Fun & Easy Extended Pentatonic Sequence In F#m

Learn to play a fun and easy extended pentatonic sequence in F#m with Guitar Control instructor Darrin Goodman, aka Uncle D. Be sure to get the free tabs to go along with the step by step video instruction and you will be rockin’ this pentatonic sequence in record time.

extended pentatonic sequence


How’s it going everybody? This is Darrin with bringing this video lesson and today I’ve got a lead guitar lesson for you and this is kind of for the beginners. This is a sequence that is movable you can do it in different keys and play it in different places on the neck; but it’s just these little shapes that really helps to be able to piece it together and then it also uses the tried and true pentatonic scale.

So right now, Guitar Control is giving away this really awesome daily practice routine to improve your lead guitar chops. This was put together by our very own Silvio Gazquez, a two-time Guitar Idle finalist. This routine covers the four main concepts that are necessary for lead guitar; alternate picking, legato, sweep picking and tapping. All the tabs and exercises are all included in this free ebook and there’s a link in the description where you can get yours.

So be sure to click on the link in the description for the tabs and let’s get close up and take a look at this.

Extended Pentatonic Sequence In F#m

All right, so we’re starting right here on the fifth fret of the low E string and we’re starting on an A, but this is actually an F sharp minor. So if we were going to play F sharp minor the pentatonic box we would start here on the second fret and our second note would be A. So if you just remember that that this sequence if you just put whatever pentatonic key you choose if you just start this on the second note of the scale, you know so the second note on the low E string and then play the sequence. So we’re going to start here on the fifth fret and we’re going to go five, seven and then we’re going to go to the A string and go five, seven. Now we’re just going to shift up a whole step starting on the A string, seven, nine and then go to seven, nine on the D string… Now we’re going to move that up a whole step now we’re going to go 9, 11 and then 9, 11 on the G string… Now we’re going to shift up a whole step and we’re going to go 11, 13 on the G string and now when since the B string is tuned a half step lower than the other strings we have to shift up a half step; so we’re going to go 12, 14 and then we’re going to shift up a whole step 14, 17. Now the reason for why we’re going up a half step now instead of just being a whole step in between is because we’re inside of the box now for the F sharp minor pentatonic pattern. So let me go to the high E string, it’s gonna be the same thing, 14, 17. Now we just descend minor pentatonic number one… now this is where it’s going to end, but rather than use my first finger I’m going to bring my third finger down because what we’re going to do now is we’re going to ascend another pentatonic sequence that I’ve taught in previous lesson. It was just kind of a way that to play the pentatonic boxe positions, but more horizontally across the fretboard; I’ll leave a link down in the description for that. Okay so we descend and now we’re starting here on the 14th fret of the low E string and now we’re gonna go to the 12th fret of the A string, 14th fret and then to the 16th fret. So it’s all whole steps, whole step down and then up. Now we’re going to go to the D string 14, 16 and then to the G string 14, 16. Now shift up a whole step and we’re going to go to the B string and we have to do that same compensation for the string being lower. So we’re going to start here on 17 to 19 to the high E string 17, 19, 21 and then 19 there on your B string… So the whole thing… So with that we’ve covered a really big part of the fretboard in just one key and again this can be moved around. So all you do is follow the same sequence from wherever you start. Just remember that the first note of this is the second note of the first pattern of pentatonic. So if I wanted to do it in A, minor pentatonic starts here, so this would be our first note and then just follow the same sequence that we did before.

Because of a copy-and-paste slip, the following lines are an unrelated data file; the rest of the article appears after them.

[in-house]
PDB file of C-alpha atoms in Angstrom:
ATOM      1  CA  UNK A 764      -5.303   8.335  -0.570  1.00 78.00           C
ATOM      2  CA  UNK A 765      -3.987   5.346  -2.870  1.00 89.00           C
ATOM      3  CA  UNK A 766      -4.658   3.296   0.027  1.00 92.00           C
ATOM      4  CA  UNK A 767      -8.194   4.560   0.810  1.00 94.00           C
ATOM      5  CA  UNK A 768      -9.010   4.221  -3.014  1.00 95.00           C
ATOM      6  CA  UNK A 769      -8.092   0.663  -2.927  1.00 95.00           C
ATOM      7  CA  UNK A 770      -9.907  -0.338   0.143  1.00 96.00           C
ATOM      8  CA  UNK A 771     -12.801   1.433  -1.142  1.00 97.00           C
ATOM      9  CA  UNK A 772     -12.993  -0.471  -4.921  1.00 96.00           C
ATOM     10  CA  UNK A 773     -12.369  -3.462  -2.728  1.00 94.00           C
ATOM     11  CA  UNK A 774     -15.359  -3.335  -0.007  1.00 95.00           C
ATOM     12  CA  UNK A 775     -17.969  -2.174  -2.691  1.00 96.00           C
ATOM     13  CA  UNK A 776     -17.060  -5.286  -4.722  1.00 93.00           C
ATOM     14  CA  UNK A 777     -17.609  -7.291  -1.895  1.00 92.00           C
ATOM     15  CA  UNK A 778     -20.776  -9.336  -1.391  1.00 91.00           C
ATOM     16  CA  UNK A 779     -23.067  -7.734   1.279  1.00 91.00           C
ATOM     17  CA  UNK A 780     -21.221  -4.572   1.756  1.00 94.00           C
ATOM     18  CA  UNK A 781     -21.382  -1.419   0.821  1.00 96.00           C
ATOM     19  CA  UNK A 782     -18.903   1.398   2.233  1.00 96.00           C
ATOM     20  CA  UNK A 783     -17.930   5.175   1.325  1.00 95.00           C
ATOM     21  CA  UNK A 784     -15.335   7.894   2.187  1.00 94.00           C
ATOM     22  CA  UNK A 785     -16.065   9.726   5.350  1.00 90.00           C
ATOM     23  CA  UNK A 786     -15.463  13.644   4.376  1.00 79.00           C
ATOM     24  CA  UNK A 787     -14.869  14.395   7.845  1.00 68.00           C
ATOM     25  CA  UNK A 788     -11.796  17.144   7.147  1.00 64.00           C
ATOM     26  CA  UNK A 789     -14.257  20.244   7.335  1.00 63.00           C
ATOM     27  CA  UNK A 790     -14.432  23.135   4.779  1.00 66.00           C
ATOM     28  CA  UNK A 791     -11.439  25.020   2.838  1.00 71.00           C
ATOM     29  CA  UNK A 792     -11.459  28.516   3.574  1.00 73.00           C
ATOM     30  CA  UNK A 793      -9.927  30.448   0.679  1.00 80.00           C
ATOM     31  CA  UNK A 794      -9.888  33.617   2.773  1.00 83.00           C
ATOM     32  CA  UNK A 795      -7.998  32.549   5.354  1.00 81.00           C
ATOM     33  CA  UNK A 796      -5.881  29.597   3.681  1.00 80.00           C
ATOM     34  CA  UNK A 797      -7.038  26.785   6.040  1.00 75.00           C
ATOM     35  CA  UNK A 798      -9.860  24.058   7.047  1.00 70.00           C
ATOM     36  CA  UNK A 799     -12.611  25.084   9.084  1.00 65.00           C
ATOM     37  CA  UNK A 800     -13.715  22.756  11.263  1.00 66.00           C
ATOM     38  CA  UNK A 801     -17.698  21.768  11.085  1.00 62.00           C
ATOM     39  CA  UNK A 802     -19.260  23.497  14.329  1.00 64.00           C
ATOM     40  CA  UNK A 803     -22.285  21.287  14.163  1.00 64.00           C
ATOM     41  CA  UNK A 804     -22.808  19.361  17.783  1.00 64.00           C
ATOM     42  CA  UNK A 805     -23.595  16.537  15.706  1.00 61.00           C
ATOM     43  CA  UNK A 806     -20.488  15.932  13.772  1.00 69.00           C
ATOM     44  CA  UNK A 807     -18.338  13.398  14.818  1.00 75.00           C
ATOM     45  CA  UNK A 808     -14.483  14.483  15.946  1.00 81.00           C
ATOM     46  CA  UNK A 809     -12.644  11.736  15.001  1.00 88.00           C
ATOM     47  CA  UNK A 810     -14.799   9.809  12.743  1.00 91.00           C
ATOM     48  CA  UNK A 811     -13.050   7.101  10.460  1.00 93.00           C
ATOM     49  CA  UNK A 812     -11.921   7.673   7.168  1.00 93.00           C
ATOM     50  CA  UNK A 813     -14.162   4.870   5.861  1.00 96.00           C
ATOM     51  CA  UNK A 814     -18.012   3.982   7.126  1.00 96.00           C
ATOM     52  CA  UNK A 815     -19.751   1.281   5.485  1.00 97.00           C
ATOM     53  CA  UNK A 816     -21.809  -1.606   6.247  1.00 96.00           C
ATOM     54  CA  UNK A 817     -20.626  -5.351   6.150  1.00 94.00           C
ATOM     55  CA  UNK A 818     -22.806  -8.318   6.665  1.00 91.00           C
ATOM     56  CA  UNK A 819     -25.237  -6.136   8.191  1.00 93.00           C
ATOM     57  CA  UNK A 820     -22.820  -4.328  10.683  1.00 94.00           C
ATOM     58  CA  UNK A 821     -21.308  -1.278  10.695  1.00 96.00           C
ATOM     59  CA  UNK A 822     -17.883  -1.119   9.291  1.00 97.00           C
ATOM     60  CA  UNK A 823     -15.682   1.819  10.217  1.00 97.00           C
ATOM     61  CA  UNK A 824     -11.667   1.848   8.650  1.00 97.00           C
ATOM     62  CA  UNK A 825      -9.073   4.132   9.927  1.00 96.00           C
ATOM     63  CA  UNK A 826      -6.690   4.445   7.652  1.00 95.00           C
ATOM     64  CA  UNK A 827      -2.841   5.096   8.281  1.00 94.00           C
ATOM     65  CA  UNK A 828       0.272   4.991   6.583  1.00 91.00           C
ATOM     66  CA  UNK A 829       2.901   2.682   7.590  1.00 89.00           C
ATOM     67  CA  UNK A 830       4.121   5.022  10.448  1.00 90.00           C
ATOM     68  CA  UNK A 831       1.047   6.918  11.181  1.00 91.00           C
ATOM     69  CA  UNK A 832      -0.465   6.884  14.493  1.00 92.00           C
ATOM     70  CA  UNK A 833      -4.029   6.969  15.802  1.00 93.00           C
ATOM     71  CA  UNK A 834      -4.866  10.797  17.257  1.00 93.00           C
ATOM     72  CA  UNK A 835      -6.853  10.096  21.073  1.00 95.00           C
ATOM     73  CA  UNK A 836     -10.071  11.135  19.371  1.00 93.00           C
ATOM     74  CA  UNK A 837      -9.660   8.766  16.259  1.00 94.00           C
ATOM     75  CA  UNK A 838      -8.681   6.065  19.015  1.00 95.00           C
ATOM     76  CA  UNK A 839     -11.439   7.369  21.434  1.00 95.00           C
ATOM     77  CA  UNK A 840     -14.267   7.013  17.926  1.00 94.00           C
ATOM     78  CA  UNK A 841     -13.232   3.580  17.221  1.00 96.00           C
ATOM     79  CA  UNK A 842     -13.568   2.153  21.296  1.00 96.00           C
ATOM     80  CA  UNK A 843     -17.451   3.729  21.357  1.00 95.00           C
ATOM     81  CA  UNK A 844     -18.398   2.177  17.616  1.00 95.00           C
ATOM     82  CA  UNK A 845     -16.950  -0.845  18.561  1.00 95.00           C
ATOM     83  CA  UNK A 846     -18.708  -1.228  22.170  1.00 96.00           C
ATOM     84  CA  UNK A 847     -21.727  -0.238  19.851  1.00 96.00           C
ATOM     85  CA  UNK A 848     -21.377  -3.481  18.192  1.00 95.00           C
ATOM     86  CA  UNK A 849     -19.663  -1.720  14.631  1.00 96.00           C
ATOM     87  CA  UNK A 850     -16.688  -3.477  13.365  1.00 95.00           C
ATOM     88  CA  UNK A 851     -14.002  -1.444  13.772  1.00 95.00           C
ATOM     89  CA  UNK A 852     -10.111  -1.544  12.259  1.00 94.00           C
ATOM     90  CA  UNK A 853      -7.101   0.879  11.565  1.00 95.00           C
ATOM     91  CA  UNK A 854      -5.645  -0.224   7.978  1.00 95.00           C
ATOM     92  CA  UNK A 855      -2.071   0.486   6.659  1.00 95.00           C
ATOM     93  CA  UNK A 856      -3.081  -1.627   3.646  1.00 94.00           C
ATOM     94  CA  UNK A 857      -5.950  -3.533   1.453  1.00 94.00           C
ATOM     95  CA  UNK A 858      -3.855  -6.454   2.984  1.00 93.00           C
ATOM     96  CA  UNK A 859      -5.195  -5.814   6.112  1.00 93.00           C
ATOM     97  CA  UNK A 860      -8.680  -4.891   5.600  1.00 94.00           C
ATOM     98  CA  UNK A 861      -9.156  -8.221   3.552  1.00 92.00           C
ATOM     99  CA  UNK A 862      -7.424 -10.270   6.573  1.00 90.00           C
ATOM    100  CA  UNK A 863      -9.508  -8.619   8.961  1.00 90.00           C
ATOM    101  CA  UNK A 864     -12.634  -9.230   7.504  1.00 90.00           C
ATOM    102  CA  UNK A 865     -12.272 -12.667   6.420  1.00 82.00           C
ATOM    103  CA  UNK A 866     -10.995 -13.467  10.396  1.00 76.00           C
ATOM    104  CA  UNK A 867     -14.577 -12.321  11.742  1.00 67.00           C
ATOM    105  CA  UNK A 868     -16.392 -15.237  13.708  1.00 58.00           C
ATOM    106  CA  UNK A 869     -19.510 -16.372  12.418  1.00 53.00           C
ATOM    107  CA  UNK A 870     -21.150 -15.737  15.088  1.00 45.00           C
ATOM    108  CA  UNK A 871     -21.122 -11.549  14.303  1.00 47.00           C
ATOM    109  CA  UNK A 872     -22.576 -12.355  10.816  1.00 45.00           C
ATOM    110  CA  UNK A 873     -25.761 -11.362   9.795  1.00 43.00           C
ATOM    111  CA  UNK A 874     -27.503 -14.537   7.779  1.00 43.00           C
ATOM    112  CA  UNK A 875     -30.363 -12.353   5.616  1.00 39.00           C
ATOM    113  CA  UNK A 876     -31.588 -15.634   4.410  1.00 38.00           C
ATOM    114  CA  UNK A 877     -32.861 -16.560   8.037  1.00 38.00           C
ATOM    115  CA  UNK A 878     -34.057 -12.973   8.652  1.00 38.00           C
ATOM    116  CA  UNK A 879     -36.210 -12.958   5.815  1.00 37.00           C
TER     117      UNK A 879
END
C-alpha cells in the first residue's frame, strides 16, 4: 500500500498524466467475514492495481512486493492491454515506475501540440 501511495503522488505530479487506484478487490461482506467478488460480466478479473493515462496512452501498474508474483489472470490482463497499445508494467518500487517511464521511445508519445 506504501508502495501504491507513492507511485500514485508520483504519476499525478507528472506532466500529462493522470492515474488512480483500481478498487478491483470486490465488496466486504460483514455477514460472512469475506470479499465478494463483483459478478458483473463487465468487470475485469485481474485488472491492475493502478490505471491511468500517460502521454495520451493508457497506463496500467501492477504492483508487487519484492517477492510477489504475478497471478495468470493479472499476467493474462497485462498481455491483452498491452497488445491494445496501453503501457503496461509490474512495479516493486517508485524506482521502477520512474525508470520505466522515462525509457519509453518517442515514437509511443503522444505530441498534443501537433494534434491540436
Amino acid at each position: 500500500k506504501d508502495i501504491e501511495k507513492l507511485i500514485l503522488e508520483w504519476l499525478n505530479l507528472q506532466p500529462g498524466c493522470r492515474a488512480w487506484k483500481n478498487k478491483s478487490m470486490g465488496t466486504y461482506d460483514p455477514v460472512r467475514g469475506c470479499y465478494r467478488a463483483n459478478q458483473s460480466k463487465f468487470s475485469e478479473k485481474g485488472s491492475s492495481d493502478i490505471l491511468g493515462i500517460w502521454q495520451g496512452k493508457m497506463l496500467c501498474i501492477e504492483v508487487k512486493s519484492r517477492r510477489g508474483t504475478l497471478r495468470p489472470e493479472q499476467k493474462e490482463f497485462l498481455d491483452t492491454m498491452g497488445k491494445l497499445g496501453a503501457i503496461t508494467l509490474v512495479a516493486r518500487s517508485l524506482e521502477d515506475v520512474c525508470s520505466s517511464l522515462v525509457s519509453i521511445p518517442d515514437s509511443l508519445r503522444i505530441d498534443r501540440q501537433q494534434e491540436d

All right, so there you have it, not too terribly difficult extended pentatonic sequence. So if you like this pentatonic sequence lesson be sure to give me a thumbs up and leave a comment down below if you have any questions about this or other guitar related topics. If you haven’t already done so please subscribe to the channel and hit that notification bell so you don’t miss any of the content that we upload throughout the week. Well that is all I have for you today. Thanks for watching extended pentatonic sequence in F#m and have a great day.

How to play your favorite songs from the 60's & 70's on the guitar


This free course expires in:


Get 2 hours of FREE Guitar Lessons.